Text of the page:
into a sketchbook.  Confounded

by strange shapes, I fall into myth:

blast furnace a lumbering cyclops,

skip-hoist arms dragging the ground;

poles and wires become discarded

weapons of giants, smokestacks

coughing the flesh of soldiers

up into the air.  I know nothing

of this skyline rusting away.

Eleanor relives the winters—skip hoists vanishing

into gunmetal horizons, children sledding down piles

of coke, dumped slag turning the sky red, bleeding

soft pink onto the snow.  She tells me about a man

who lived alone underneath Gavin’s drug, loved

the blues and made his living crafting false teeth.

Baltimore Vignettes

In Dundalk , loading cranes line the dock,

stretch their necks over the water, swallowing

their drink.  One hoists up

its head, an indignant brontosaurus

peering through the fog.


Behind formstone houses, backyards

are thin in the August dusk.

My cousins play rundown in the alley,

they do not surrender the game to the dark.

I am fifteen, hunched with the men

around the grill, still smoldering

with heat and the smell of hamburger.

They drink beer out of cans, listen

to baseball, speak of steel mills and cement.


On a sidewalk in Fell's Point,

the trapdoor to a basement

is left open, the air inside

cut with turpentine and oil.

A girl in a wool sweater with charcoal hair

sits at her bench, cleans her brushes

and stares at the wall.  What began

as a Parisian landscape

has become a mammoth, wounded

by the hunter's spear.


This harbor, dark and oily, slides

between mounds of coal, warehouses

of girders and rust, lonely piers

where tugboats rock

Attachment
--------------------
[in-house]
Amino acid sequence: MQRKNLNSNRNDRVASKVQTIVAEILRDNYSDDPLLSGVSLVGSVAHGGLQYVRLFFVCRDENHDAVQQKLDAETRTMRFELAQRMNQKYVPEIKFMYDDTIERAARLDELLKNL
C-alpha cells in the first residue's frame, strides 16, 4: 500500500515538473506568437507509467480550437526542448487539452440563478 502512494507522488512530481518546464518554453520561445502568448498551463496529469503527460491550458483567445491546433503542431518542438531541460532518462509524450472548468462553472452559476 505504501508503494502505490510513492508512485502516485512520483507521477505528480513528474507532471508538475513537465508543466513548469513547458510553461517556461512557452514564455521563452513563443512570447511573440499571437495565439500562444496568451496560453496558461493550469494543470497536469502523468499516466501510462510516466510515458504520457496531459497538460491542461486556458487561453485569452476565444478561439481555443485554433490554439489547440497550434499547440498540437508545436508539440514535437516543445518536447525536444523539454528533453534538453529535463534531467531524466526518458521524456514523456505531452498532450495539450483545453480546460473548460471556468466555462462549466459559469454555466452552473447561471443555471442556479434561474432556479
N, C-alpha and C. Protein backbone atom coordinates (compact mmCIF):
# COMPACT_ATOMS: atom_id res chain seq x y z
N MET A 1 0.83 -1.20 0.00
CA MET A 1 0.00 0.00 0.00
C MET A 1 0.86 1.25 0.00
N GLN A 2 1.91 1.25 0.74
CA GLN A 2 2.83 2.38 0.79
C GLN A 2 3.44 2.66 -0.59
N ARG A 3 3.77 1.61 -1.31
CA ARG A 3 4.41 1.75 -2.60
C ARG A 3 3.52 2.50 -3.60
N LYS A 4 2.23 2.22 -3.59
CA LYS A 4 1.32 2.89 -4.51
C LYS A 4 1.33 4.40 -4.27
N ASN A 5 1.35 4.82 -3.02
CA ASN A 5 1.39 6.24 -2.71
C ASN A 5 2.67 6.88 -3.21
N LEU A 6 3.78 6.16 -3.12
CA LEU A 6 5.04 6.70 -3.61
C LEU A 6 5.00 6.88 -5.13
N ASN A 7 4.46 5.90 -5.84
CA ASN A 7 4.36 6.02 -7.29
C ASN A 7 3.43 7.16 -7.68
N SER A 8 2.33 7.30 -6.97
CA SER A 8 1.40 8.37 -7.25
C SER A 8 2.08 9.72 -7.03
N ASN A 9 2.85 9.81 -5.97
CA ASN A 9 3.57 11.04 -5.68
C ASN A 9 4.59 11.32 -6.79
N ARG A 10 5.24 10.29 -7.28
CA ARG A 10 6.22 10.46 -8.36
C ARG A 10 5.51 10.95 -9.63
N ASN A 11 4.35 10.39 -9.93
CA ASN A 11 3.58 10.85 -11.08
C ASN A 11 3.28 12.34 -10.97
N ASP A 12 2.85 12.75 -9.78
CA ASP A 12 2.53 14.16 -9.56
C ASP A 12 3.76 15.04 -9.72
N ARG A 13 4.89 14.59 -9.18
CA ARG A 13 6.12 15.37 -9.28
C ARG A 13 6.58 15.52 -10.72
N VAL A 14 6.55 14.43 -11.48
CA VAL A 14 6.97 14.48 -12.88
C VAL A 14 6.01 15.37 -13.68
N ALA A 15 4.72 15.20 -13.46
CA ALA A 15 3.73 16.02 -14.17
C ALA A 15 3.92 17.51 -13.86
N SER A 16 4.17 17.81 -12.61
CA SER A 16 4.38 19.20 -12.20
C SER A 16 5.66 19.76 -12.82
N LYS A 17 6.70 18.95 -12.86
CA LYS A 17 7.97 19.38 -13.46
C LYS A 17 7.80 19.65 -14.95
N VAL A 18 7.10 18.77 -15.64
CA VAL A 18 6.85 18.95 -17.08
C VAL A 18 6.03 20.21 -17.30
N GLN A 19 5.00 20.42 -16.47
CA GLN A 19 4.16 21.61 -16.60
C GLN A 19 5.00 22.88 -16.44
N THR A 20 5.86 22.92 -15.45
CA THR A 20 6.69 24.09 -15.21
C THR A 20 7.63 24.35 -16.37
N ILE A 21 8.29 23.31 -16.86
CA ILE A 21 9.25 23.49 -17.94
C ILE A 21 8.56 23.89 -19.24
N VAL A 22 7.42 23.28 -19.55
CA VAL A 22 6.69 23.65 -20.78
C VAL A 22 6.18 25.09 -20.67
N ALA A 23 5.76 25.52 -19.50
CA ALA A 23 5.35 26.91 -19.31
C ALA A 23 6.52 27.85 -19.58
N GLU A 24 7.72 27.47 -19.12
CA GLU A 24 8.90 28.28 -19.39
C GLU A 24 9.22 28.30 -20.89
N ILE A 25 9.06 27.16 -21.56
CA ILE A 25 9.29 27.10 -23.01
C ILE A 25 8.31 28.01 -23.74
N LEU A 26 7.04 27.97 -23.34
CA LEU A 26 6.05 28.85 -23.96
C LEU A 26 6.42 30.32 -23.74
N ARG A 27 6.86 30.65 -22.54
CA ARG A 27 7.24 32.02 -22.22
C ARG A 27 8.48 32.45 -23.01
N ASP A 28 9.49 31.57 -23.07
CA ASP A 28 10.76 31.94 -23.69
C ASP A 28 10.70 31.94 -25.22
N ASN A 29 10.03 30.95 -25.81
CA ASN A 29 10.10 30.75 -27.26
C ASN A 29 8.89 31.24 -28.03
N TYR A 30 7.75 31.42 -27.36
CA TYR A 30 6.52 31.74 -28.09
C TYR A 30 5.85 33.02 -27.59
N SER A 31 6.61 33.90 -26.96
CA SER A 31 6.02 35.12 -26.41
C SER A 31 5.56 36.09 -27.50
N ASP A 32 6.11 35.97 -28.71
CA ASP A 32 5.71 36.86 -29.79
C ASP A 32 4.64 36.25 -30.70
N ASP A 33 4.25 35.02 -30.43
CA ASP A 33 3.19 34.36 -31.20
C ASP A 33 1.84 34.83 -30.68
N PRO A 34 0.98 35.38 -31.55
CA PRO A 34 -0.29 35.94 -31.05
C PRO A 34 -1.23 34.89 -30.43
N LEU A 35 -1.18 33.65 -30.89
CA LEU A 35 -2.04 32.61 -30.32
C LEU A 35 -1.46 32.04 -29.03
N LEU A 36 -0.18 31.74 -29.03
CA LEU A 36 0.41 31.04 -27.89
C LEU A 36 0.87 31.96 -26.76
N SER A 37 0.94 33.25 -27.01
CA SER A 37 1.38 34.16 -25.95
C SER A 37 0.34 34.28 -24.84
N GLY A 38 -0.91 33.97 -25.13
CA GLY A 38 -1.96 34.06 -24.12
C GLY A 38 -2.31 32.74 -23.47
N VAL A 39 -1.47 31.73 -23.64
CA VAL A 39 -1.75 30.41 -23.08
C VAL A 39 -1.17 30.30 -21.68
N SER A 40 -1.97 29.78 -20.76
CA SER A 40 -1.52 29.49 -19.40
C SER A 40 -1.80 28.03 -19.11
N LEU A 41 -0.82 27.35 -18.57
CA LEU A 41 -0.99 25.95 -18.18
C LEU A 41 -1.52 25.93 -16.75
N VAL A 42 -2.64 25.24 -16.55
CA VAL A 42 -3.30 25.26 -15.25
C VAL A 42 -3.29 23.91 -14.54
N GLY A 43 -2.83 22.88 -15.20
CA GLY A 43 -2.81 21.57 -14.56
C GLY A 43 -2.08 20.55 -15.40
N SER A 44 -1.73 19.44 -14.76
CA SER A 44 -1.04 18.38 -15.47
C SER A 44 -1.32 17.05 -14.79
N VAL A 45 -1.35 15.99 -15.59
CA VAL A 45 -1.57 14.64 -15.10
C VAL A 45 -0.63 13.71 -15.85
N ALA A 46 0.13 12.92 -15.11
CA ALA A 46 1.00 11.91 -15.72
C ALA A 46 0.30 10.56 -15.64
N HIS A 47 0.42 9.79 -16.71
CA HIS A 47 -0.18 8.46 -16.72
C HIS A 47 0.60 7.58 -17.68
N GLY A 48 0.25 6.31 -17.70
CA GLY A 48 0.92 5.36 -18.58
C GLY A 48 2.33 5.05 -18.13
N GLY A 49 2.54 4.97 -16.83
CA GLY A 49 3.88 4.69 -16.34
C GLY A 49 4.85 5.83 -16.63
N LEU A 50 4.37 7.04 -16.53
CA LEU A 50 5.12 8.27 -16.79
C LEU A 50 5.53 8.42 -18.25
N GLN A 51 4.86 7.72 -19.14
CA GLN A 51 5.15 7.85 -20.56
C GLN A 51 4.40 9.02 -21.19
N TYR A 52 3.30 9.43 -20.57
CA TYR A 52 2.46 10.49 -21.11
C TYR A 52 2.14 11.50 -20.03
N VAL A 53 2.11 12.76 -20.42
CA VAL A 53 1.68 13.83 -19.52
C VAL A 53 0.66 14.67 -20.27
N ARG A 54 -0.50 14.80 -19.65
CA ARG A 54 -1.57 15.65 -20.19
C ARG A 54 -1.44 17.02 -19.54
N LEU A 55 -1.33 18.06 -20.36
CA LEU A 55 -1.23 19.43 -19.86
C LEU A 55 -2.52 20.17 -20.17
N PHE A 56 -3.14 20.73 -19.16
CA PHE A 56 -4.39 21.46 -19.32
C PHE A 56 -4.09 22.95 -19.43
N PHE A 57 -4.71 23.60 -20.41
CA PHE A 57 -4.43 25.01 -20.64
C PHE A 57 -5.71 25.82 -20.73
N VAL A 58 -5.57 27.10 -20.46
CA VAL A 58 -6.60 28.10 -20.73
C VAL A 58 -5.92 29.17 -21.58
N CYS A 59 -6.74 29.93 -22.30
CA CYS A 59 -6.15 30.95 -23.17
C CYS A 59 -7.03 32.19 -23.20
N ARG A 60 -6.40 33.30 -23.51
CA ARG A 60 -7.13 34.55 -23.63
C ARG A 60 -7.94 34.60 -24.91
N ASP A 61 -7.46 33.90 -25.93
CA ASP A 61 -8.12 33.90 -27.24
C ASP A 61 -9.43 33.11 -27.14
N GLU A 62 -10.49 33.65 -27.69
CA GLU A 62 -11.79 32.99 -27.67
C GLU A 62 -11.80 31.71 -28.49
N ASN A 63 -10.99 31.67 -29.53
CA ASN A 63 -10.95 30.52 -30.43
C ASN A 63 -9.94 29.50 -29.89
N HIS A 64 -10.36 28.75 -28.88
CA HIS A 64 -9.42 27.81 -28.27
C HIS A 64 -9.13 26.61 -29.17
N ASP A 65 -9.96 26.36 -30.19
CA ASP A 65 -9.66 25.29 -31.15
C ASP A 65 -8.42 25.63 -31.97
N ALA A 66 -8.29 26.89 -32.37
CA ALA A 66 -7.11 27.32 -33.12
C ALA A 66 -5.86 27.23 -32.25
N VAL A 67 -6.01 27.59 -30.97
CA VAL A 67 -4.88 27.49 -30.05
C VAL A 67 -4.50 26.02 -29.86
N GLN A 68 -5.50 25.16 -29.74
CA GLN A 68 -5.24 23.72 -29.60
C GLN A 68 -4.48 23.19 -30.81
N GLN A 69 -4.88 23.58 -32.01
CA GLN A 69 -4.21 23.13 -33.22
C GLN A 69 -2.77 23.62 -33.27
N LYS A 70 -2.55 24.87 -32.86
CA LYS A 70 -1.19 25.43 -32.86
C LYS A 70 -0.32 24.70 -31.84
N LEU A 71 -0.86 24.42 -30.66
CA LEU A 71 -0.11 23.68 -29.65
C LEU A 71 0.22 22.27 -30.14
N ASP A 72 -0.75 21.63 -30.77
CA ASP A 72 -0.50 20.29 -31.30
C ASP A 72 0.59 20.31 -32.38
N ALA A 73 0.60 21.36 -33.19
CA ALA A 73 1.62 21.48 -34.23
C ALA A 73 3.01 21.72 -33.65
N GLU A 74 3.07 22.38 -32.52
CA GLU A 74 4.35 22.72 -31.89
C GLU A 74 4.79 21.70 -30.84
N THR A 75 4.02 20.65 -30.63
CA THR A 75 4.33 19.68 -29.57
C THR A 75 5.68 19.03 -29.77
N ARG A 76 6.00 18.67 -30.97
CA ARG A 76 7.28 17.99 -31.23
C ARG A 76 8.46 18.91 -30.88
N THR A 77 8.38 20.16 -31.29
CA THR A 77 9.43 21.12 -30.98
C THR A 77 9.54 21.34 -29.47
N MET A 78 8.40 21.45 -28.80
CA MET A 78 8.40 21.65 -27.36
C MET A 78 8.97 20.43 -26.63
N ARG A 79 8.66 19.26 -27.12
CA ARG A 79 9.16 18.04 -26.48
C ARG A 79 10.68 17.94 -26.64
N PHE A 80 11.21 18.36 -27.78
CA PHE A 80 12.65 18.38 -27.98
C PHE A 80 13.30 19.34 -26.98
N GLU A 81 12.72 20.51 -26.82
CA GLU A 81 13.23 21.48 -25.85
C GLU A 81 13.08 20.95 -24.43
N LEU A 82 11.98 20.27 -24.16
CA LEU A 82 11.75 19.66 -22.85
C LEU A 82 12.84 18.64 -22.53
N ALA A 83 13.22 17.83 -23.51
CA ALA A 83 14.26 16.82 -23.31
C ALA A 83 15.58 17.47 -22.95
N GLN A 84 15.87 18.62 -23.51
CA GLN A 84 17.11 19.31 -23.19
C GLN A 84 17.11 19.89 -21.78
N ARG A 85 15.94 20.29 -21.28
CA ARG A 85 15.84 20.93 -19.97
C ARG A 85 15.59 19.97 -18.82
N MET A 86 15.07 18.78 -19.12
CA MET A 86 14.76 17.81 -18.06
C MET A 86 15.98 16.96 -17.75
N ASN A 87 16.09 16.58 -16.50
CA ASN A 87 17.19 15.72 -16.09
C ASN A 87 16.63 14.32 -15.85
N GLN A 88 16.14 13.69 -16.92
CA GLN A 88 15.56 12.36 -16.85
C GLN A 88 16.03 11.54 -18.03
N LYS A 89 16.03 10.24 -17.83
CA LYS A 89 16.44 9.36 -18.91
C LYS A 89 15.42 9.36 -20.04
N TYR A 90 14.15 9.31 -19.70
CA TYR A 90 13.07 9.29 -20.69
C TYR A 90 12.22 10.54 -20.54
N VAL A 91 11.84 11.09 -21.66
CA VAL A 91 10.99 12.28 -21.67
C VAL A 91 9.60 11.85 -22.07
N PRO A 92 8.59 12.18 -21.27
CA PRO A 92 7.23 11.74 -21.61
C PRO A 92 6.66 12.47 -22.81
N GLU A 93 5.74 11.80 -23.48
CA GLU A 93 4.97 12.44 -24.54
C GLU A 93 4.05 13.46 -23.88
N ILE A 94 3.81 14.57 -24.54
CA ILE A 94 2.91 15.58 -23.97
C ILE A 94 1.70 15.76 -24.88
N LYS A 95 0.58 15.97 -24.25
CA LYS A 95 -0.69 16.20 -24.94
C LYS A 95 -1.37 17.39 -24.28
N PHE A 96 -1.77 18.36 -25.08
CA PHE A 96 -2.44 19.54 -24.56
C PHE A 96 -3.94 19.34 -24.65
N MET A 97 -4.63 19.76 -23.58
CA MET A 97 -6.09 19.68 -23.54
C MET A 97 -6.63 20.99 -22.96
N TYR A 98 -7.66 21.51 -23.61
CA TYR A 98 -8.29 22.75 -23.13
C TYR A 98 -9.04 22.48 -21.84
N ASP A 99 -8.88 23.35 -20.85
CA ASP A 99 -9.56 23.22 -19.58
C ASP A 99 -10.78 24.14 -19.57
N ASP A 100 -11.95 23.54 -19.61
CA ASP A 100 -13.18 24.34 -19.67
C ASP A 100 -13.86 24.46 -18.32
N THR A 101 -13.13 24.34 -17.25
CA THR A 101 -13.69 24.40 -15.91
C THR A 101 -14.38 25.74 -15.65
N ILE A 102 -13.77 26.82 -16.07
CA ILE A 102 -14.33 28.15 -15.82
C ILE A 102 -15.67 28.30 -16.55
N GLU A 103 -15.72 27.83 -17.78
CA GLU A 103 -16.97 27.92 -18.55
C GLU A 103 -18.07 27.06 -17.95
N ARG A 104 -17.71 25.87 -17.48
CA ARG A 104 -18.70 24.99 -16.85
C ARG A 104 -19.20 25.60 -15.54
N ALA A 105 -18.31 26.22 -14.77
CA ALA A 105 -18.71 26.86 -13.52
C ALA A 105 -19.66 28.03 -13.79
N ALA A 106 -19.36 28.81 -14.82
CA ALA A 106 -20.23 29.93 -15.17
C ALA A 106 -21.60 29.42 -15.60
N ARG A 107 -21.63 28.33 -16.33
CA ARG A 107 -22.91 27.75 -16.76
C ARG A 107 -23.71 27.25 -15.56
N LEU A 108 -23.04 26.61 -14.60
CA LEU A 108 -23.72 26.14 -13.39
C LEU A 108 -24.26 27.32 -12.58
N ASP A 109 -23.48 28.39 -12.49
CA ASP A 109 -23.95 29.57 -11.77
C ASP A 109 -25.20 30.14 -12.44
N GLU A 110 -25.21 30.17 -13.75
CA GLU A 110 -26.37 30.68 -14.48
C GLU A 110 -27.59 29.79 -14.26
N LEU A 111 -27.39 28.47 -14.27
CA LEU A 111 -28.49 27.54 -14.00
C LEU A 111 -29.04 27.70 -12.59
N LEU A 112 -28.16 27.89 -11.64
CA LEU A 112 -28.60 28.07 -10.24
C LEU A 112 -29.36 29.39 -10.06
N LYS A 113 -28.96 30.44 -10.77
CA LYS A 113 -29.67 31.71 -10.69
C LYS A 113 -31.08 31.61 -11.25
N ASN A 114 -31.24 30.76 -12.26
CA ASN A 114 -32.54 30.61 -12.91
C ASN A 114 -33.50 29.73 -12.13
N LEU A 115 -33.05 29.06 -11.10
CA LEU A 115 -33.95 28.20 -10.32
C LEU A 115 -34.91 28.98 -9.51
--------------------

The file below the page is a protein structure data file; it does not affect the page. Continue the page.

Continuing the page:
with a muted splash.

It peeks up at the streets,

quiet and exhausted,

an Arabian bazaar deserted at dusk,

then sinks back into its bed,

its blurry glass, and sleeps.

Duckpin Buddha

JoAnne watches her boyfriend’s ass as he bowls:

flattened cheeks clad in tight black jeans, a wet rag

tucked in his back pocket.  He grabs a lane ball,

like he always does, holds it up like a gray moon.

He claims its nicks and craters are knowledge

of this floor’s polished wood, the duckpin teeth

grinning at the end of the lane,.  It is a philosophy

unshared by the obese bald man everyone calls

Buddha.  Every Tuesday night JoAnne sees him

polishing his light green ball, swirled with clouds,

his pouty earlobes pierced by gold hoops.

Her grandmother used to say thunder was the sound

of saints bowling.  Buddha stands and the globe

disappears into his fleshy palm.  His eyes close

for a pinfall and when he moves his grace shames

the wiry ballet of the Tuesday Turnouts: Jimmy Z’s

side-armed toss, Striker’s cross-legged slide.  The ball

glides from Buddha’s hand, surfs the glossy lane,

jade spinning toward angelic thunder.

Church Bull-Roast

Sister Janowski shakes her blue-skirted hips

to Snoop Doggy Dog, silver cross flapping

between pillow breasts.  At the Big Six wheel,

Mr. Fitzpatrick plays quarters and drinks another

captain and coke.  His gaze lingers on the sweet asses

of two eighth-grade girls flirting with the young

deacon John by the dessert table, the cakes trimmed

with thick chocolate, punctuated by vulgar cherries.

Mr. Brandon wins the confessional kneeler

for sixty-two dollars at the silent auction.  He runs

his fingers over the tight red leather and imagines

the sinful knees of Mrs. Floyd, his son’s sixth grade

math teacher with the plump lips and the single

curl of hair that ribbons her dancer’s neck.

Driving: Dundalk Marine Terminal

Sweat bleeds in the fold

between your knees and sun-baked vinyl

as the harbor pants rusted air

against your gunmetal car, hitting

75 across this pothole stretch of road.

Even this must end, logic will not

disappoint that train-rail fact.

But when dirt-speck birds continue to circle

above your hairline highway,

and you fear control is the coyote who tricks,

you are moved to burn your hands

on a blazing fire wheel and turn

into a gutter to feel the asphalt-metal smack

and your spirit jarred loose

for a fraction of a blink.